We might not have to conserve food so as to send meals to troops overseas, but the message is simply as important today — the US throws away over the other country within the world, with nearly 80 billion pounds of food waste per annum, an estimated 30 to 40 percent of the country’s entire food supply. Seventy-five years after the second war, the ideals of the wartime thriftiness are largely forgotten; waste has skyrocketed in a world where leftovers are too often left behind, food scraps are tossed, and composting isn’t a part of the method.
The cost of waste is inconceivable and irreversible: wasting food wastes money, together with the water and energy it took to provide that food. Agriculture accounts for nine percent of greenhouse emission emissions within the US, and people’s climate-impacting gases are even more senseless when food is wasted. In step with the National Resources Defense Council (NRDC), US waste matter is to blame for the equivalent of the emissions of 37 million, or one in seven, cars. At a time when one in four Americans struggle with food insecurity and therefore the impacts of global climate change are worsening, this is often not the food we will afford to waste.
The State of garbage in Restaurants
Traditional waste material reduction strategies have focused on the household level, which accounts for nearly 40 percent of national garbage. But the food industry has huge potential for savings, with over a million restaurant locations, employing 10 percent of the US workforce and earning a projected four percent of the country’s Gross Domestic Product.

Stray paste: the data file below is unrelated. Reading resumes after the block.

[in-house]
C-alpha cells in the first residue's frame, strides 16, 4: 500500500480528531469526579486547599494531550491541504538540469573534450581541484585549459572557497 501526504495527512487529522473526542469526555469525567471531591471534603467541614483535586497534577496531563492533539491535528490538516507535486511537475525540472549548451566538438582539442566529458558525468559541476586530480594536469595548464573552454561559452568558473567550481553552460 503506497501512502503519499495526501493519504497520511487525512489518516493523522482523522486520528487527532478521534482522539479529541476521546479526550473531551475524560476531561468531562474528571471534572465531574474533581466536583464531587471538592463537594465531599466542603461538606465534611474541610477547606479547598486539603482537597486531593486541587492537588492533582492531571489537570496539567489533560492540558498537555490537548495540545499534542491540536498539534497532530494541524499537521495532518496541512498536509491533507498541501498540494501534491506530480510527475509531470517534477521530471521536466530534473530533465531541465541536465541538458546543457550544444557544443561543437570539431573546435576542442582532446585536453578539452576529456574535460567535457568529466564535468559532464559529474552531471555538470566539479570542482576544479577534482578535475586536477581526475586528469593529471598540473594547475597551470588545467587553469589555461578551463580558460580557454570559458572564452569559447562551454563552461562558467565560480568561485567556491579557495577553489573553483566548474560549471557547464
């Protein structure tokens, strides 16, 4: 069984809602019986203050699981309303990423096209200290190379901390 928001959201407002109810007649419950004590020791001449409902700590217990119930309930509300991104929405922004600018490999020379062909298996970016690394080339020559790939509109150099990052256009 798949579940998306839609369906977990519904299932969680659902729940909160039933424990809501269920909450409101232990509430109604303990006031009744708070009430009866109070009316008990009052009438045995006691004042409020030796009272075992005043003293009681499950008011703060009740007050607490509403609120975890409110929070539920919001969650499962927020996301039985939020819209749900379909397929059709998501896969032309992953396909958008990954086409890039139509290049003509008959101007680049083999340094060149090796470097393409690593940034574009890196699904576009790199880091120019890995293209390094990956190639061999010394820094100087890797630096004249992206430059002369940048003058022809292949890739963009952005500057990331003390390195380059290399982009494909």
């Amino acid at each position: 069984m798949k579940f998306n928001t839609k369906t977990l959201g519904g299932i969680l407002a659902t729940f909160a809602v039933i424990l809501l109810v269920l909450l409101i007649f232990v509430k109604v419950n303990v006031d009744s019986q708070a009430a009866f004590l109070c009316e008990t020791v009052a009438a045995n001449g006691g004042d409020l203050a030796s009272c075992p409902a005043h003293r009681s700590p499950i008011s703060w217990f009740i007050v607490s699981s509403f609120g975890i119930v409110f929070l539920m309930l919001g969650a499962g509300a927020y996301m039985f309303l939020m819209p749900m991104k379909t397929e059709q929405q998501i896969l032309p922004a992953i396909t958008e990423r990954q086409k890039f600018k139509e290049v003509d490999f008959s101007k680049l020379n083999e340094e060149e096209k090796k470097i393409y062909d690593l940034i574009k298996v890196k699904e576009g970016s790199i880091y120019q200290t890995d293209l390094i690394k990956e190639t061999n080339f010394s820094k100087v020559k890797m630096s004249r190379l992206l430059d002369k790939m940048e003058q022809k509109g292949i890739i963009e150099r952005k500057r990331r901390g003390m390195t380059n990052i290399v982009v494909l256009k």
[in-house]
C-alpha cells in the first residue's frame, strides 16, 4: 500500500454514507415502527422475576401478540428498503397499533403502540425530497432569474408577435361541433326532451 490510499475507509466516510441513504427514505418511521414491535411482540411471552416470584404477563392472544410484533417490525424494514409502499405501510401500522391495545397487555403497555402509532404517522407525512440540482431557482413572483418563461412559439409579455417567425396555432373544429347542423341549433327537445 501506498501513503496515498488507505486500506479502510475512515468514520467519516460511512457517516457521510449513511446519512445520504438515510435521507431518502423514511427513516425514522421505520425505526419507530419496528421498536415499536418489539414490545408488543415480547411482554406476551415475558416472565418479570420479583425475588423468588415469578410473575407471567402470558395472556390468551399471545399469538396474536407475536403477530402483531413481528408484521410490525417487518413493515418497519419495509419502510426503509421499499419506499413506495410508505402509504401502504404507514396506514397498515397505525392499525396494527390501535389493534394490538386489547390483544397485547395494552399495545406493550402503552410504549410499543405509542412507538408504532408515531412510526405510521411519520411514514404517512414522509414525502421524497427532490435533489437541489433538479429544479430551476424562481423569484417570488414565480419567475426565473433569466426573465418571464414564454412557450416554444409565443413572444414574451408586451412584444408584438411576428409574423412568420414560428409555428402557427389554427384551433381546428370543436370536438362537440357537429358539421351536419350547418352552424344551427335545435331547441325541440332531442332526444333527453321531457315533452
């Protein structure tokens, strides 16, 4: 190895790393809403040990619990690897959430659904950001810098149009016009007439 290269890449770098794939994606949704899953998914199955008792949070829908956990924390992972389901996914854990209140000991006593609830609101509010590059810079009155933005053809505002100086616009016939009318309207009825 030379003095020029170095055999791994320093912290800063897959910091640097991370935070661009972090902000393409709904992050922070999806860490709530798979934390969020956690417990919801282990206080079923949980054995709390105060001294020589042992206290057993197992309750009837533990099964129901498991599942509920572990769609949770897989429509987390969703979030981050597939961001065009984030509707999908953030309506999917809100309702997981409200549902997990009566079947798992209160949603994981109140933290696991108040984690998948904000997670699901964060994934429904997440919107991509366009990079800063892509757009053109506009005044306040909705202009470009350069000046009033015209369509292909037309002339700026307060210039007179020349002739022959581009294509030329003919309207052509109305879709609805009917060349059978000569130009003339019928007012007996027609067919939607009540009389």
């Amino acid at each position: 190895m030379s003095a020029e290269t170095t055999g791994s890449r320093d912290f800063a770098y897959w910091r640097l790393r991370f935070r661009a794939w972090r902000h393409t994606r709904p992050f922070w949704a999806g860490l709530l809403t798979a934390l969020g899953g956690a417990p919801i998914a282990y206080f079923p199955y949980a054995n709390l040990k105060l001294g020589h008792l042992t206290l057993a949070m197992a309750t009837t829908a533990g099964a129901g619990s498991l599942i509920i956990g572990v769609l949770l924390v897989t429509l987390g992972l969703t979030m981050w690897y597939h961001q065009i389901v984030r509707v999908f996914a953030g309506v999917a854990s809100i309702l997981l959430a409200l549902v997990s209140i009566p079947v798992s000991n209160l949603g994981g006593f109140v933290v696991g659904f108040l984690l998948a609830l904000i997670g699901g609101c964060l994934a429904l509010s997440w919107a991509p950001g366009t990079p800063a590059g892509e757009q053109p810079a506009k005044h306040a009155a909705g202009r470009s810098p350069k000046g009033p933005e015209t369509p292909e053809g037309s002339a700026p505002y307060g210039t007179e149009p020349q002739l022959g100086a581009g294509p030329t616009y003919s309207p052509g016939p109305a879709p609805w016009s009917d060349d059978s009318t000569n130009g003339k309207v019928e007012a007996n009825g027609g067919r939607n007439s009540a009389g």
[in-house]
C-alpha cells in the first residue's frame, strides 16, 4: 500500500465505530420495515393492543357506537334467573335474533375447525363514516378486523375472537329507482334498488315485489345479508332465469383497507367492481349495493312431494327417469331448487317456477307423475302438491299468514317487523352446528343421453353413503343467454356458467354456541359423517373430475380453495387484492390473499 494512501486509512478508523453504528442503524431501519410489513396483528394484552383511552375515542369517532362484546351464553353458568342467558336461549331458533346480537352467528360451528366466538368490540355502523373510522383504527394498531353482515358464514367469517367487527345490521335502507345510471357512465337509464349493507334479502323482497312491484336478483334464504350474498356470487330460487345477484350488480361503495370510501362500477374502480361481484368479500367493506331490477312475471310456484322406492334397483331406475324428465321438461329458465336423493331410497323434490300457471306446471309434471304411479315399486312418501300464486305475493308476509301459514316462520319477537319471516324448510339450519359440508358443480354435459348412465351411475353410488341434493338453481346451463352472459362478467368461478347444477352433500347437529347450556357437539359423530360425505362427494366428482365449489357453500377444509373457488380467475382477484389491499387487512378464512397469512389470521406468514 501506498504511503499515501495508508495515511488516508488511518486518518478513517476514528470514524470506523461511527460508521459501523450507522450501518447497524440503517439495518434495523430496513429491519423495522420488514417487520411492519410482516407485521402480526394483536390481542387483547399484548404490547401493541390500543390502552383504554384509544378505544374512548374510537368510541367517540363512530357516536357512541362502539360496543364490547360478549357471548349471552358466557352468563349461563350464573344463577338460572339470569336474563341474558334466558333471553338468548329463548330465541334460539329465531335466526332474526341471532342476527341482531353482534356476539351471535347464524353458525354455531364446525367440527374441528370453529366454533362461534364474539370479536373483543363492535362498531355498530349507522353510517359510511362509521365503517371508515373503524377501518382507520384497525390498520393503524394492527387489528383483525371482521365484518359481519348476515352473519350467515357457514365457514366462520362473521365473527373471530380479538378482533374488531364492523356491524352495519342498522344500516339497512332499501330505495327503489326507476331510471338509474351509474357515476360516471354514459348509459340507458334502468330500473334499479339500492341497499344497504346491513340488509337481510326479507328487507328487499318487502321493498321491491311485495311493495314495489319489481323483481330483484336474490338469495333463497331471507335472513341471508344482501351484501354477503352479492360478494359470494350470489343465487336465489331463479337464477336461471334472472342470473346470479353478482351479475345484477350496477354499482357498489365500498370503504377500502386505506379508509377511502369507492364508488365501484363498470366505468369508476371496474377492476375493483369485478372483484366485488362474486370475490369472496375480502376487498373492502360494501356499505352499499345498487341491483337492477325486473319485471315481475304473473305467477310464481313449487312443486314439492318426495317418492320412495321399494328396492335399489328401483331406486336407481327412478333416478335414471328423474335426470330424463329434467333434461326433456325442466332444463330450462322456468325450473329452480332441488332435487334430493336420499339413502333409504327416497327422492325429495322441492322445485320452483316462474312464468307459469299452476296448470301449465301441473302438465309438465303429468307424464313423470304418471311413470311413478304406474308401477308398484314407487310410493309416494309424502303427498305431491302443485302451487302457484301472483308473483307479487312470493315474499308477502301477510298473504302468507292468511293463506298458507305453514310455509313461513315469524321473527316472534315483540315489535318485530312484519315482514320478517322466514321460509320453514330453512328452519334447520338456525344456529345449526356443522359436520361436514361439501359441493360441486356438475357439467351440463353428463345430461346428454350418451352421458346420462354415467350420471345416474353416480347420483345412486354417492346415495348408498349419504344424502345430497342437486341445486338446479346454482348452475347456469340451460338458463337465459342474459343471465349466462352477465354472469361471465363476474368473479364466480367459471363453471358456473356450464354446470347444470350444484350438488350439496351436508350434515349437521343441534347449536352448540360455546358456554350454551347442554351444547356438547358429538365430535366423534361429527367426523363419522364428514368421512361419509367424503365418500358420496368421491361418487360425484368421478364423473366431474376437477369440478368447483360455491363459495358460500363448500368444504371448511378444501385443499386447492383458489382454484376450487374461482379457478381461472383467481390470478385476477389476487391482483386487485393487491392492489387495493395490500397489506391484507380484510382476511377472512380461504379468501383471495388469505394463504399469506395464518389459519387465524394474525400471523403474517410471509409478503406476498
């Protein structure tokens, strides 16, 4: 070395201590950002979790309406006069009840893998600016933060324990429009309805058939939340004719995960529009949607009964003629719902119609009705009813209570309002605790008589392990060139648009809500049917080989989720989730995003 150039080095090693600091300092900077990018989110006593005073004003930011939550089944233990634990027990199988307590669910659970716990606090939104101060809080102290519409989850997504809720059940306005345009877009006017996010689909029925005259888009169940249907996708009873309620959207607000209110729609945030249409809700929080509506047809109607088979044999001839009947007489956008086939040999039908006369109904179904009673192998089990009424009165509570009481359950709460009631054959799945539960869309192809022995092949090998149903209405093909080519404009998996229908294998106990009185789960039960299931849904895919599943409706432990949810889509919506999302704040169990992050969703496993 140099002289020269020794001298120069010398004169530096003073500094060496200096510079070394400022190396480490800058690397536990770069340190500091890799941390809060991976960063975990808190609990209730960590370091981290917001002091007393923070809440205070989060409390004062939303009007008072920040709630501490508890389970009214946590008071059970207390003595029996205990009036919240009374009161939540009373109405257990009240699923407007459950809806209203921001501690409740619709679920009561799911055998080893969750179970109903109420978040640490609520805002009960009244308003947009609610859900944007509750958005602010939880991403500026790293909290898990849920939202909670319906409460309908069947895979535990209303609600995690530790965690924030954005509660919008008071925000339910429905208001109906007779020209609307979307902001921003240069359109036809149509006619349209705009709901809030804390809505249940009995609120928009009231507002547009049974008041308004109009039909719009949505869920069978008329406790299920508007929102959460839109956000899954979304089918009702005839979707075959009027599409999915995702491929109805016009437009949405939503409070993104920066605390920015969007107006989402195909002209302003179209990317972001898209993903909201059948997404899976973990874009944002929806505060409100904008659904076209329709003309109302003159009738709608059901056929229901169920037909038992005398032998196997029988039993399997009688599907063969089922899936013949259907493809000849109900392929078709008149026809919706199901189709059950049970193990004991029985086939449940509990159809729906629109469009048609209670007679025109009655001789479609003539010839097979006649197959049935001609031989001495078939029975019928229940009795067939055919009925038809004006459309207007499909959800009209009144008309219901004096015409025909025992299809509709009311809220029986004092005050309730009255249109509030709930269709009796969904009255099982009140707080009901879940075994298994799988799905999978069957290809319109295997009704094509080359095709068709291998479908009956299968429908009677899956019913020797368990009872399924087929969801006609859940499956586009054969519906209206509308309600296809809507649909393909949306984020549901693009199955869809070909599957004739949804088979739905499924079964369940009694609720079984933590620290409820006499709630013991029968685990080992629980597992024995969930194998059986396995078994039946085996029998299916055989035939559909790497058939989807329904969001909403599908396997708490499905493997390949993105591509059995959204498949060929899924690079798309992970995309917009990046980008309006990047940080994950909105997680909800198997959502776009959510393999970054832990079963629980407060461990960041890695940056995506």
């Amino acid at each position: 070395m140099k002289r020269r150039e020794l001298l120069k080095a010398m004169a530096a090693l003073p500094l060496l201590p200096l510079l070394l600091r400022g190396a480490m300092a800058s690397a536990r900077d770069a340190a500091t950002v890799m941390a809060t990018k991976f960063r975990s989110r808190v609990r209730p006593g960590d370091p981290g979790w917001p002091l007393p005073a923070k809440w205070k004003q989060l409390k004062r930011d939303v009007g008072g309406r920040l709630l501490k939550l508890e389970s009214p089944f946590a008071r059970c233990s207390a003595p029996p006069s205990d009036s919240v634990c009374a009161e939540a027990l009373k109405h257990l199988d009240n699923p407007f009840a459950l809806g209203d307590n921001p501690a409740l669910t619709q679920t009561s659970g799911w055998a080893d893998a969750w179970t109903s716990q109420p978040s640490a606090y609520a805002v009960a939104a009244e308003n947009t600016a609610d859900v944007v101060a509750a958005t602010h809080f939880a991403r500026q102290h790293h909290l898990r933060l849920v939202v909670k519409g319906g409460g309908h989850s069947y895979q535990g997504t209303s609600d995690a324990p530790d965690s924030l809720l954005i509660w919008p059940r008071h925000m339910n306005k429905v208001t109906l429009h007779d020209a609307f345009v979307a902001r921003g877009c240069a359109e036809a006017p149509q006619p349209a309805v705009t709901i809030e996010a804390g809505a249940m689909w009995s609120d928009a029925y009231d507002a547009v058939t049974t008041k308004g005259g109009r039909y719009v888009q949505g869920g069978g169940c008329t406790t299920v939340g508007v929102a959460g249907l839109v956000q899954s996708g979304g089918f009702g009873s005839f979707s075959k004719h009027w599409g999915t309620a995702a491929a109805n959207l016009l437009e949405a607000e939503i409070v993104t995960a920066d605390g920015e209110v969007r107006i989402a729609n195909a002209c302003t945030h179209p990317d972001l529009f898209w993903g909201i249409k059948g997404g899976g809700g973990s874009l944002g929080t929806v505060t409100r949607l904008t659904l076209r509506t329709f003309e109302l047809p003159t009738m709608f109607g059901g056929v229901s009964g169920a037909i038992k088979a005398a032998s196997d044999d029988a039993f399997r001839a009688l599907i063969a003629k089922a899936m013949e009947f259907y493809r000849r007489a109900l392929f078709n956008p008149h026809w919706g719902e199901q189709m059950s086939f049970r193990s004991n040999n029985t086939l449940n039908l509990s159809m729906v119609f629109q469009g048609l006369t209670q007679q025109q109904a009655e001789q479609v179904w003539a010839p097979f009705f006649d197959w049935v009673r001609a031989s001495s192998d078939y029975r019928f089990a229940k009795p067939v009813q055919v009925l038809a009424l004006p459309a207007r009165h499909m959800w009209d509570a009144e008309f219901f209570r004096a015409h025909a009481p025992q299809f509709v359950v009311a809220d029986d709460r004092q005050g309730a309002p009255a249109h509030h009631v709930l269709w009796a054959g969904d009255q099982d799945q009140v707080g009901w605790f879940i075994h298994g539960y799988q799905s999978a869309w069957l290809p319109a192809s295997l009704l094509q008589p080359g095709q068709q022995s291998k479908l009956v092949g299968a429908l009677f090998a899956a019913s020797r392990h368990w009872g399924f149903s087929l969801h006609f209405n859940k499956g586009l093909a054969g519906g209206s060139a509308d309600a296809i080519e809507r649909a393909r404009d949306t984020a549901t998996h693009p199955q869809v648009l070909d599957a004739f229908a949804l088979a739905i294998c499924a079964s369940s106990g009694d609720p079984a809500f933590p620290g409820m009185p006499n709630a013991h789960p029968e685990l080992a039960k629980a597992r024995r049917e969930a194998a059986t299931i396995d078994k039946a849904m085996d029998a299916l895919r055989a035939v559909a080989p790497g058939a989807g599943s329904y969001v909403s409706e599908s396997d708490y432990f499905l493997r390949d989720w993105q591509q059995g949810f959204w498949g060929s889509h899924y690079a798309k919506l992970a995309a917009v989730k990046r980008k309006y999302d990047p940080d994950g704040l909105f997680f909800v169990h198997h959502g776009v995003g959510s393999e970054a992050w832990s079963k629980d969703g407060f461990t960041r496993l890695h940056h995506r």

All that waste is expensive: consistent with the USDA, the restaurant industry loses $162 billion annually because of wasted food. A number of the numerous reasons for this waste: are overproduction, lack of awareness, unsuccessful employee training, improper food storage; and lack of access to composting facilities. We’re visiting to ensure the waste stream is ready and has clear signage. We’re visiting to confirm there’s cupboard space for food donations daily. We’ll put during a daily tracking form for waste.”
While implementing new systems is tricky, especially within the chaotic world of restaurants, the cost-to-benefit ratio should be a convincing reason to form a change: for each dollar spent on waste matter reduction, restaurants will see a median of $8 of savings. It helps that customers care about the difficulty and are primed to spend more at an institution that responsibly manages waste products: A study by Unilever showed that 72 percent of diners within the US care about how restaurants handle food waste, and 47 percent are willing to spend more at restaurants with an energetic food recovery program.
Reducing Waste within the Kitchen
Considering how serious the matter is, it’s not surprising that various legislative bodies, agencies, and organizations are all working to combat garbage within the restaurant industry. Six states — California, Connecticut, Massachusetts, Rhode Island, and Vermont — have passed laws restricting the quantity of waste material that may move to landfills, helping to form voluminous dollars in economic activity, many jobs, and drastic declines in refuse tonnage. And Vermont became the primary state to pass a Universal Recycling Law in 2012, essentially banning the disposal of waste matter, which led to a 40 percent increase in food donations within the state.
On a national level, the USDA and Environmental Protection Agency set a goal in 2015 to cut back waste material by half by 2030. Through programs just like their voluntary Food Recovery Challenge and resources from organizations like the NRDC, which give waste product action tools, restaurants can perform their own waste audits, track waste and promote waste product reduction to consumers. “We want to take care that restaurants have the tools to try and do well,” NY City’s former sanitation commissioner, Kathryn Garcia, told the NY Times in late 2019, referencing the city’s donation programs, waste material fairs, and food-waste challenges.